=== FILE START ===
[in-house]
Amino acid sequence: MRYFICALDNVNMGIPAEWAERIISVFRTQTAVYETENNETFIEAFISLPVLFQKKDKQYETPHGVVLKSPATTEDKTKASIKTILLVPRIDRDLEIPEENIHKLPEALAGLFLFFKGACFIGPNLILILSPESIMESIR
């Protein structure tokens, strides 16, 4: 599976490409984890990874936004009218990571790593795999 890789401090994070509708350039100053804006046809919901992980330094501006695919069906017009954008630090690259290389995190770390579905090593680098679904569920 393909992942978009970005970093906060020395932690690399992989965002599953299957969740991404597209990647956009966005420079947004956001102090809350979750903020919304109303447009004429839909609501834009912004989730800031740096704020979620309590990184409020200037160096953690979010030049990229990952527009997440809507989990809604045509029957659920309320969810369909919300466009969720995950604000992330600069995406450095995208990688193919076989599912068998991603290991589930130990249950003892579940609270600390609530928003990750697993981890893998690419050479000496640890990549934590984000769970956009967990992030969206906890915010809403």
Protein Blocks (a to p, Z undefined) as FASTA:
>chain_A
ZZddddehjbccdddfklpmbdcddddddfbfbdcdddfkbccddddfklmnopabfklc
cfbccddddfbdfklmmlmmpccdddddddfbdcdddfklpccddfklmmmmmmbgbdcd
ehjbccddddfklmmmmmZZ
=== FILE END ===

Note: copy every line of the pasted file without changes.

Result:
[in-house]
Amino acid sequence: MRYFICALDNVNMGIPAEWAERIISVFRTQTAVYETENNETFIEAFISLPVLFQKKDKQYETPHGVVLKSPATTEDKTKASIKTILLVPRIDRDLEIPEENIHKLPEALAGLFLFFKGACFIGPNLILILSPESIMESIR
């Protein structure tokens, strides 16, 4: 599976490409984890990874936004009218990571790593795999 890789401090994070509708350039100053804006046809919901992980330094501006695919069906017009954008630090690259290389995190770390579905090593680098679904569920 393909992942978009970005970093906060020395932690690399992989965002599953299957969740991404597209990647956009966005420079947004956001102090809350979750903020919304109303447009004429839909609501834009912004989730800031740096704020979620309590990184409020200037160096953690979010030049990229990952527009997440809507989990809604045509029957659920309320969810369909919300466009969720995950604000992330600069995406450095995208990688193919076989599912068998991603290991589930130990249950003892579940609270600390609530928003990750697993981890893998690419050479000496640890990549934590984000769970956009967990992030969206906890915010809403």
Protein Blocks (a to p, Z undefined) as FASTA:
>chain_A
ZZddddehjbccdddfklpmbdcddddddfbfbdcdddfkbccddddfklmnopabfklc
cfbccddddfbdfklmmlmmpccdddddddfbdcdddfklpccddfklmmmmmmbgbdcd
ehjbccddddfklmmmmmZZ